Image: Karolina Grabowska (Pexels)

The EU successfully reached a deal to make USB-C a common charger for smartphones and other electronic devices earlier this month, something that European lawmakers believe should significantly reduce the electronic waste associated with the production, transportation, and disposal of chargers. Sen. Ed Markey (D-MA), Sen. Elizabeth Warren (D-MA), and Sen. Bernie Sanders are now calling on the U.S. Commerce Department to do the same, having written a letter to Commerce Secretary Gina Raimondo yesterday that asks the department to develop a strategy to require a common charging port across all mobile devices. USB-C is not mentioned in the letter, as the senators seem to be seeking a broader strategy that would allow for a new standard to be developed.

“Year after year, Americans pile our outdated chargers onto landfills while we shell out more money to tech companies for new ones,” Markey said in a statement to The Verge. “This waste is driving consumers up the wall, and it’s driving our planet deeper into a climate crisis. I’m asking the Department of Commerce to follow the lead of the European Union and look into solutions so that we can save our money, our sanity, and our planet.”

In the letter, the senators argue that proprietary chargers, like Apple’s Lightning ports, create unnecessary amounts of e-waste and impose financial burdens on consumers upgrading devices or who own multiple devices from different manufacturers.

Unlike the EU law, the senators are not requesting that the Commerce Department codify USB-C as the universal charging standard. Rather, their request to create “a comprehensive strategy” is more broad, leaving room for the department to develop its own standard. Following the EU mandate, critics argued that the rule would stifle innovation and inhibit smartphone manufacturers from advancing faster charging standards in the future.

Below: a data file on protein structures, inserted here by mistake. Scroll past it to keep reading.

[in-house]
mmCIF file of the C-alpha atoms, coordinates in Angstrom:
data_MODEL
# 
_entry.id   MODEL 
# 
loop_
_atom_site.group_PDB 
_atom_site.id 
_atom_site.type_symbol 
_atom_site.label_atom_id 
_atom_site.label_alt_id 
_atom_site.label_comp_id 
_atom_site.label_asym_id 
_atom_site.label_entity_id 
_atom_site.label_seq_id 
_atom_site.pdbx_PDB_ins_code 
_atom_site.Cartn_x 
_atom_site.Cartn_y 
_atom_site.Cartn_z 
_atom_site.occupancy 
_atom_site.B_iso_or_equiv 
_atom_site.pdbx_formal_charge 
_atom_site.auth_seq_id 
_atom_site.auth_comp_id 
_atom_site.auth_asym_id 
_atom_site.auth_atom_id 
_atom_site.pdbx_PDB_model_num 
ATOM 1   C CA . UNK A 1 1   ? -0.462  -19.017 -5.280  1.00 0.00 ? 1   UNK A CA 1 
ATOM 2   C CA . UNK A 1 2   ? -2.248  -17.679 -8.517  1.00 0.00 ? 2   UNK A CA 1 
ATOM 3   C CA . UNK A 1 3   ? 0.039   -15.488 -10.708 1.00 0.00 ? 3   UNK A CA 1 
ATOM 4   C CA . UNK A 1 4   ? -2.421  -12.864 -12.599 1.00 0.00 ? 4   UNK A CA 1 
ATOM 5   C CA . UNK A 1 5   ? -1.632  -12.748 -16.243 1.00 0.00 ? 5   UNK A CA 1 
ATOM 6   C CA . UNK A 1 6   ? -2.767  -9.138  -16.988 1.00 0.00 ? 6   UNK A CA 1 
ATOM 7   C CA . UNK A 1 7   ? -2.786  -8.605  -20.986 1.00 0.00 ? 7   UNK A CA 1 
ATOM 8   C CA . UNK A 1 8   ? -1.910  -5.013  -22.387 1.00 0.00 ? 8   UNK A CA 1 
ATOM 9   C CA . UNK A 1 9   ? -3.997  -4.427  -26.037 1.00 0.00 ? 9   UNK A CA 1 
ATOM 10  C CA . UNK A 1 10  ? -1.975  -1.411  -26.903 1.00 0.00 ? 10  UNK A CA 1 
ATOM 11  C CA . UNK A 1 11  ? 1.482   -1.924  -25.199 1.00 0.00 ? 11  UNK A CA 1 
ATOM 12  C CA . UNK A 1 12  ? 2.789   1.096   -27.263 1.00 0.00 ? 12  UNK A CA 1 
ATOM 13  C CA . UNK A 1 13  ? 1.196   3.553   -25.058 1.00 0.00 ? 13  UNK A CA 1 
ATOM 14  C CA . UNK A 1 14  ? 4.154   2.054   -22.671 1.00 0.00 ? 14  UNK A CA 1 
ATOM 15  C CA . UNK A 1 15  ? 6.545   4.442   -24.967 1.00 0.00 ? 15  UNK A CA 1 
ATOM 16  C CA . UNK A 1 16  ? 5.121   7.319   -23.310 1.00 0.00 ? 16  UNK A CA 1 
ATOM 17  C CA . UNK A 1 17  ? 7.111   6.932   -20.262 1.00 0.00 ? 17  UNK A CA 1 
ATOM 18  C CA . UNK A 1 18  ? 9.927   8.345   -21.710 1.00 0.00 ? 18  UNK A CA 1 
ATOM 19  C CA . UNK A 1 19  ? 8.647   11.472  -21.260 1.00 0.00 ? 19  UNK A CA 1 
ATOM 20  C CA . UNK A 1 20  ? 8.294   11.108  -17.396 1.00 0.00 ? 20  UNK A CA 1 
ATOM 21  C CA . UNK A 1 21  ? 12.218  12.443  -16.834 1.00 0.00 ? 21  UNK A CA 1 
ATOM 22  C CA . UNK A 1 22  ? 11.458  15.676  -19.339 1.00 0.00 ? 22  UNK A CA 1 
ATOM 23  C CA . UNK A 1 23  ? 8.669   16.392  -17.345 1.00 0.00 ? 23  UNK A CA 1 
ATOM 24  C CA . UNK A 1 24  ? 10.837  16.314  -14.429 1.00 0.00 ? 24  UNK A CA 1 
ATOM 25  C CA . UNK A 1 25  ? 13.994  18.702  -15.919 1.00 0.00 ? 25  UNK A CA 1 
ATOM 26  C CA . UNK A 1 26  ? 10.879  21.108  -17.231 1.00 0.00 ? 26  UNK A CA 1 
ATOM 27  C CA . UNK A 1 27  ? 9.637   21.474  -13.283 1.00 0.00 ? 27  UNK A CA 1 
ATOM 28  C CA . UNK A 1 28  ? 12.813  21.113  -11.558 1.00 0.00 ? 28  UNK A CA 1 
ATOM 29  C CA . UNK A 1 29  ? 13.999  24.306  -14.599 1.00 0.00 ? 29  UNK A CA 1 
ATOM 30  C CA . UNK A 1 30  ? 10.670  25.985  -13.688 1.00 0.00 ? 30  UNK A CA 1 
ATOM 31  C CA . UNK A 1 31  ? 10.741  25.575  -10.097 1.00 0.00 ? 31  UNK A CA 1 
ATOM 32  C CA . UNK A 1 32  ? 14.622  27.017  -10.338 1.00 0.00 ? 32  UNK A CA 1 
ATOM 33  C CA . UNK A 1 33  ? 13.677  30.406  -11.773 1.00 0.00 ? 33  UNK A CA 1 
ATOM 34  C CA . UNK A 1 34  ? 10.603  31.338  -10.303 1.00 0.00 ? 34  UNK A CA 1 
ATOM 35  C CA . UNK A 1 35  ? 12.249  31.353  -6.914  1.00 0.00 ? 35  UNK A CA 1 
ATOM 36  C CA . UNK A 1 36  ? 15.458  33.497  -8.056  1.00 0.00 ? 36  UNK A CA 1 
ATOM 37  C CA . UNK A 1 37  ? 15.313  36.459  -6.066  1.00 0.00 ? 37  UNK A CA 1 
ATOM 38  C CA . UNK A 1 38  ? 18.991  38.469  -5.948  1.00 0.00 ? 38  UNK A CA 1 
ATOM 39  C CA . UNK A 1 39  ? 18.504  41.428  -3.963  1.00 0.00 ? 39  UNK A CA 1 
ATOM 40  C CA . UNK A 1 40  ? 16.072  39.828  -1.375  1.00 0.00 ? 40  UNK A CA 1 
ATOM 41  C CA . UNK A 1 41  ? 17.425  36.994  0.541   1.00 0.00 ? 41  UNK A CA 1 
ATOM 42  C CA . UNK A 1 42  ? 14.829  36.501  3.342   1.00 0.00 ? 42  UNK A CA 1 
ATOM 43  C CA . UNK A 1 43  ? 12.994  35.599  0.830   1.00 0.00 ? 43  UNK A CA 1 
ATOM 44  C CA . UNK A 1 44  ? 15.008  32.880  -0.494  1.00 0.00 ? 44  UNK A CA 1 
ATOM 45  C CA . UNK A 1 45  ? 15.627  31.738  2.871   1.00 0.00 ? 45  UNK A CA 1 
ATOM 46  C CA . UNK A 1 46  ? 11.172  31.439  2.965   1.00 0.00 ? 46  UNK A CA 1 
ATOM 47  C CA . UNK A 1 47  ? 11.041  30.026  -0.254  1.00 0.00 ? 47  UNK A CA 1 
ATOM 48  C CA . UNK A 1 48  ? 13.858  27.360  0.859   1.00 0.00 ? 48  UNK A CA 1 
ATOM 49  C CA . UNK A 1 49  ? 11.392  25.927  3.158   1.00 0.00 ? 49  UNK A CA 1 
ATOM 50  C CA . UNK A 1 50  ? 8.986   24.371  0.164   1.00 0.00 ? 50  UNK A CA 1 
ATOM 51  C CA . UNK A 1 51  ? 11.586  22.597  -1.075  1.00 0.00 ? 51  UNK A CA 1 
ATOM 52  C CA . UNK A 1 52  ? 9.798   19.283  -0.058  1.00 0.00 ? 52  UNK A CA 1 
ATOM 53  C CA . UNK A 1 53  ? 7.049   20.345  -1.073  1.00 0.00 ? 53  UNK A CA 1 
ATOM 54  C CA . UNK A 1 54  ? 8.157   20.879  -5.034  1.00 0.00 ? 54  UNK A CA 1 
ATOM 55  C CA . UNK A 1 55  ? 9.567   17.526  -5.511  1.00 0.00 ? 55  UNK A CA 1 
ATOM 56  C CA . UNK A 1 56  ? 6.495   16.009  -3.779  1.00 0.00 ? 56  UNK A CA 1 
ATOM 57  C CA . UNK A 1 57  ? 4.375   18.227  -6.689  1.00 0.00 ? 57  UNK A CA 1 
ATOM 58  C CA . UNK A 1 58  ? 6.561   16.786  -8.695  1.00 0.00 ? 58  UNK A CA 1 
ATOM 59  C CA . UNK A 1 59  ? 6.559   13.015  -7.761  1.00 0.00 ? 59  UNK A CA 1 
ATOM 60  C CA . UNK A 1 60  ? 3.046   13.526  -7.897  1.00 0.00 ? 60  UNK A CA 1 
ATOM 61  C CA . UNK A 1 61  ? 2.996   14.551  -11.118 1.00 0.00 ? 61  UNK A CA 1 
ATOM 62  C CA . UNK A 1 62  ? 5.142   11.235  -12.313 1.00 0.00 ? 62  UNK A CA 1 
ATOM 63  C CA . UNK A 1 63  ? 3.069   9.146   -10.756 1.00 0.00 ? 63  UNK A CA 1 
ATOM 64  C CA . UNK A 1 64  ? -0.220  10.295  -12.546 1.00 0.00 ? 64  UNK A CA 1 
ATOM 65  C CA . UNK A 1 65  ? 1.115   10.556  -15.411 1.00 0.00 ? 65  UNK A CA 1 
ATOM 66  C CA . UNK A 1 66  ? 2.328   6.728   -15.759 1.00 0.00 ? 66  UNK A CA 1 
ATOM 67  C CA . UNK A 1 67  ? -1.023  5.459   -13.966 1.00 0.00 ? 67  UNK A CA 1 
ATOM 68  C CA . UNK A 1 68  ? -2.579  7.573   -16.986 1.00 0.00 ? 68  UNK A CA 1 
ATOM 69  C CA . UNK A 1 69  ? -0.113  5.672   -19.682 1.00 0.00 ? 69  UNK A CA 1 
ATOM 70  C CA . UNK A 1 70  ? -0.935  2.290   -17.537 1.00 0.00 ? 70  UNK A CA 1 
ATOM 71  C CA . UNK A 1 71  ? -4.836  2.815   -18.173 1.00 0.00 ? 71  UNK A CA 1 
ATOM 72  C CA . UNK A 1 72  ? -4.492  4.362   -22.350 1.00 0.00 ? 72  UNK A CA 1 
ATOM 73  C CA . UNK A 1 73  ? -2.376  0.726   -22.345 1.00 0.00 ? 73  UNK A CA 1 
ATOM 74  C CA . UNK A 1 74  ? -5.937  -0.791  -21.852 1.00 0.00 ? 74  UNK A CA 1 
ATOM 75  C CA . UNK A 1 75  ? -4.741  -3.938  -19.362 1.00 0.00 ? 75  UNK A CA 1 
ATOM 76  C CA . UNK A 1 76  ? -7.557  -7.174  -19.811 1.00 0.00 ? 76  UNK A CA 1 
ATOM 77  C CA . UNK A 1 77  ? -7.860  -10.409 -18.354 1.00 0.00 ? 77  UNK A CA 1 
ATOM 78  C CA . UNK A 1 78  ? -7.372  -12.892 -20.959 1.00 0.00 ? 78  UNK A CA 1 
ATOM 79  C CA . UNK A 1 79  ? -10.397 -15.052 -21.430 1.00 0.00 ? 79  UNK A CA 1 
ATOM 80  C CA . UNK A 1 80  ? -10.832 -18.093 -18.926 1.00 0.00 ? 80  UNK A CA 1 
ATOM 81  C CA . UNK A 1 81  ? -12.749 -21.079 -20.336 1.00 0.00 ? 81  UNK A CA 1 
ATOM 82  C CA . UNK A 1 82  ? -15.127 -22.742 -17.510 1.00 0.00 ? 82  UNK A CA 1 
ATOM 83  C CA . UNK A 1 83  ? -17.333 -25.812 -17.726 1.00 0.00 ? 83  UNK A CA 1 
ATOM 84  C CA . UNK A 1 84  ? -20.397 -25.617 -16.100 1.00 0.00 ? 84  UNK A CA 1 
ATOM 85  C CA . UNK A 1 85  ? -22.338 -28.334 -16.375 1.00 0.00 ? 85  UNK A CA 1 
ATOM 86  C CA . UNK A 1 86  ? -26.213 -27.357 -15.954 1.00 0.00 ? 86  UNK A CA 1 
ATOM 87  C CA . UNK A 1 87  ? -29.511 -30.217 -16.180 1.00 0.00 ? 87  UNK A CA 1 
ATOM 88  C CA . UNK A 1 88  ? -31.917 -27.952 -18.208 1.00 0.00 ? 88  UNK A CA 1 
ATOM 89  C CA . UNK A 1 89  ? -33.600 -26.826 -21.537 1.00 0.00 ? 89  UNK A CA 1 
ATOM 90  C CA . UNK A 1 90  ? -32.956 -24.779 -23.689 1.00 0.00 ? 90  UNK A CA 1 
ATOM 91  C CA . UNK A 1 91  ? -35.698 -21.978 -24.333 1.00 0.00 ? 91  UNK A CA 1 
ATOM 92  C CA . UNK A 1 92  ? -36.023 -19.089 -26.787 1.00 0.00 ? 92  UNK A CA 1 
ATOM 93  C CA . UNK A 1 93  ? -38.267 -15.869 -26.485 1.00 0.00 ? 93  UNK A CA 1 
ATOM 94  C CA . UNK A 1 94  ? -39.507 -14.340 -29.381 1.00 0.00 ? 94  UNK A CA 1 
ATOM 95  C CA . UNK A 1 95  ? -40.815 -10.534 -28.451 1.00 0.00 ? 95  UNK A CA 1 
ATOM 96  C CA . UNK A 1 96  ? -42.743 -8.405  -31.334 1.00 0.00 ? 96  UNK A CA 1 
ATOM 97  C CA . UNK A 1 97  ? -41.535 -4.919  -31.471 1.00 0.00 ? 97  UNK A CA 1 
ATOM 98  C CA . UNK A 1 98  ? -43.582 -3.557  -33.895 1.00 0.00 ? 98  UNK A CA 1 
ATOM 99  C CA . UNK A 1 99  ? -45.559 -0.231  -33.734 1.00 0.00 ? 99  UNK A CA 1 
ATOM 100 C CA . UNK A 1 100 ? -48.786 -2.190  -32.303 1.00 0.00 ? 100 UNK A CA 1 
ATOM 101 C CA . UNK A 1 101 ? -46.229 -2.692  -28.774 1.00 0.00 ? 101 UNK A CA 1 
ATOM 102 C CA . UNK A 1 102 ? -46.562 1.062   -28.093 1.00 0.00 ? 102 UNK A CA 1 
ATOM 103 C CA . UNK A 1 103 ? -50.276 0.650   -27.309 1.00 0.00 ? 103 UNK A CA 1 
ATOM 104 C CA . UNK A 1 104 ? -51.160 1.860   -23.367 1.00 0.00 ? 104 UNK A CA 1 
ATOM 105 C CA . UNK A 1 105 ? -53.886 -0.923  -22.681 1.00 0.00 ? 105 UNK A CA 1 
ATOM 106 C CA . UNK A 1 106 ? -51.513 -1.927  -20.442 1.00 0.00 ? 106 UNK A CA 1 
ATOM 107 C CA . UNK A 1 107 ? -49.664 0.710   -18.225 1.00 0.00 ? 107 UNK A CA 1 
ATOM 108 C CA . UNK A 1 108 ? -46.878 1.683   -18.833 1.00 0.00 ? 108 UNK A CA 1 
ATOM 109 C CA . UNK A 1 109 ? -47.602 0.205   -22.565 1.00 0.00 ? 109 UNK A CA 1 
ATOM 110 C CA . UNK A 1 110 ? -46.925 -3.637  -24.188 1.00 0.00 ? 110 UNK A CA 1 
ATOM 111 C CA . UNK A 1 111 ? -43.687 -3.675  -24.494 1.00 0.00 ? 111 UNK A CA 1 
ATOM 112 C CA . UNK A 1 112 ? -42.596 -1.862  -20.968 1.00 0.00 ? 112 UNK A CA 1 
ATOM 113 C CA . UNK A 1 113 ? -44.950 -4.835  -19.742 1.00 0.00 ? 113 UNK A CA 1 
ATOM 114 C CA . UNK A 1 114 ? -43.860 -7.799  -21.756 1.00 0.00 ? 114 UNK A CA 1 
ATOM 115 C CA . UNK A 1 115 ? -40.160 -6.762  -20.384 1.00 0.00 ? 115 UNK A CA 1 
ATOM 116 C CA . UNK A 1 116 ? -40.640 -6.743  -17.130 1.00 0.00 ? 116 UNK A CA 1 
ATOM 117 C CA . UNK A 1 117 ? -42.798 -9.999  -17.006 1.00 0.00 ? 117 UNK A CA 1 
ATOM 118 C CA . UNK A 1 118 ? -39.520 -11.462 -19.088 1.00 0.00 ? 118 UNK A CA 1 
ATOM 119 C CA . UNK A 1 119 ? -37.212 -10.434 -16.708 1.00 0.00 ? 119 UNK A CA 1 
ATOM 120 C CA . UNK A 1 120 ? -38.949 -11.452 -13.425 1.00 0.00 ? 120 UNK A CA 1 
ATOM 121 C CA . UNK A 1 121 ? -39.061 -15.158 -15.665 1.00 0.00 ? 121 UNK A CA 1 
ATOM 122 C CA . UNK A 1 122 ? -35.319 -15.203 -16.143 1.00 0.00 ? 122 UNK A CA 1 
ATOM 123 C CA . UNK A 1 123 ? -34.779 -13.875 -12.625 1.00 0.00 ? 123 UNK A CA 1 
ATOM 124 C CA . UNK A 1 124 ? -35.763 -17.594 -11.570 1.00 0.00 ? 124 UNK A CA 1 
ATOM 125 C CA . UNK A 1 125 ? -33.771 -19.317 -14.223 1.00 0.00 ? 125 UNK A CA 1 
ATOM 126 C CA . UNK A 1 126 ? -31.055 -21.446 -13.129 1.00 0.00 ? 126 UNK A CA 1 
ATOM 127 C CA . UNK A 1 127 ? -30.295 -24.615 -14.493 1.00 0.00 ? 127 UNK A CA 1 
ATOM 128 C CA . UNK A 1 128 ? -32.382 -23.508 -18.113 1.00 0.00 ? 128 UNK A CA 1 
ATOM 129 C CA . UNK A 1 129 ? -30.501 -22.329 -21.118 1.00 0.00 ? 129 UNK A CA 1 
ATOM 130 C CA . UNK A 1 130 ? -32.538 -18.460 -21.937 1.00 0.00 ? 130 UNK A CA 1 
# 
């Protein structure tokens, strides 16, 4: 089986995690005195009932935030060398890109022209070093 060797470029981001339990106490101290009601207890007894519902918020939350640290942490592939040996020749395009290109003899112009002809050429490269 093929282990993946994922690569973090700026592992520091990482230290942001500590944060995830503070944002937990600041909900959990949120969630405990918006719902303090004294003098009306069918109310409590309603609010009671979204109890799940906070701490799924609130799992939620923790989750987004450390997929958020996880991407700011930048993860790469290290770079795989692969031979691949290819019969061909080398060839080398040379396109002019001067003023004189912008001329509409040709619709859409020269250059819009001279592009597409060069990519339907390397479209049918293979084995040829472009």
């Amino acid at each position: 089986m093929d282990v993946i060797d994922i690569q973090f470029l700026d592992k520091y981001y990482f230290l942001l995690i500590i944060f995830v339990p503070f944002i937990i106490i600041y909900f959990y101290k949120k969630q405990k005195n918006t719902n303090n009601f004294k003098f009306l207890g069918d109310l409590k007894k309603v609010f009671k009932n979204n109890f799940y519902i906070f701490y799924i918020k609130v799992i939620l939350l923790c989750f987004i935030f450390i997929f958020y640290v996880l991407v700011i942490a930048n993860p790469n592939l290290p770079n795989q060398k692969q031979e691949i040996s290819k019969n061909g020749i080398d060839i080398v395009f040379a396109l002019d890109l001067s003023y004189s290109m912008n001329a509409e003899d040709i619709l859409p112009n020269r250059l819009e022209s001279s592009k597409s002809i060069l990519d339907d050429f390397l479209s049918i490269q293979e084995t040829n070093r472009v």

Source: The Verge

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  1. So after thinking about this for a while, following the EU decision:

    If I were a lobbyist for the phone industry - I'd be shouting "What about".

    All those other cordless devices, with the plethora of chargers, that aren't being mandated. Wireless mice. Cordless shavers. Bluetooth speakers. Wireless earphones. Tablets. Laptops. Battery power stations. Adult toys. Battery operated power tools. Golf carts. Electric cars.

    Now, USB-C is a nice standard, but it's hardly one size fits all. If you are mandating for one industry - why not all of them? Phones are a large industry, but it's hardly alone in promulgating a bunch of random chargers and by and large it's actually done fairly well in self-regulating itself.

    Just think about power tools, to pick one single example there - I have more different chargers and batteries, even from models made from the same company... it's ridiculous. I'd love to have a 12, 18, 40, and 80V Li-Ion battery standards (and chargers) that worked in every cordless drill, saw, or other power tool. But it won't happen.

    My second argument is that the phone industry already had settled around a standard: Qi, and only after doing so did they drop the requirement that you had to have a wired charger and stop including them with the product. So making a wired standard is pointless. And if I were Apple, I would strongly think about having the "courage" to just drop the wired port all together - they have had all the bits in place to make it redundant to wireless technology for years now, and the port in my iPhone largely just acts as a lint trap any more.

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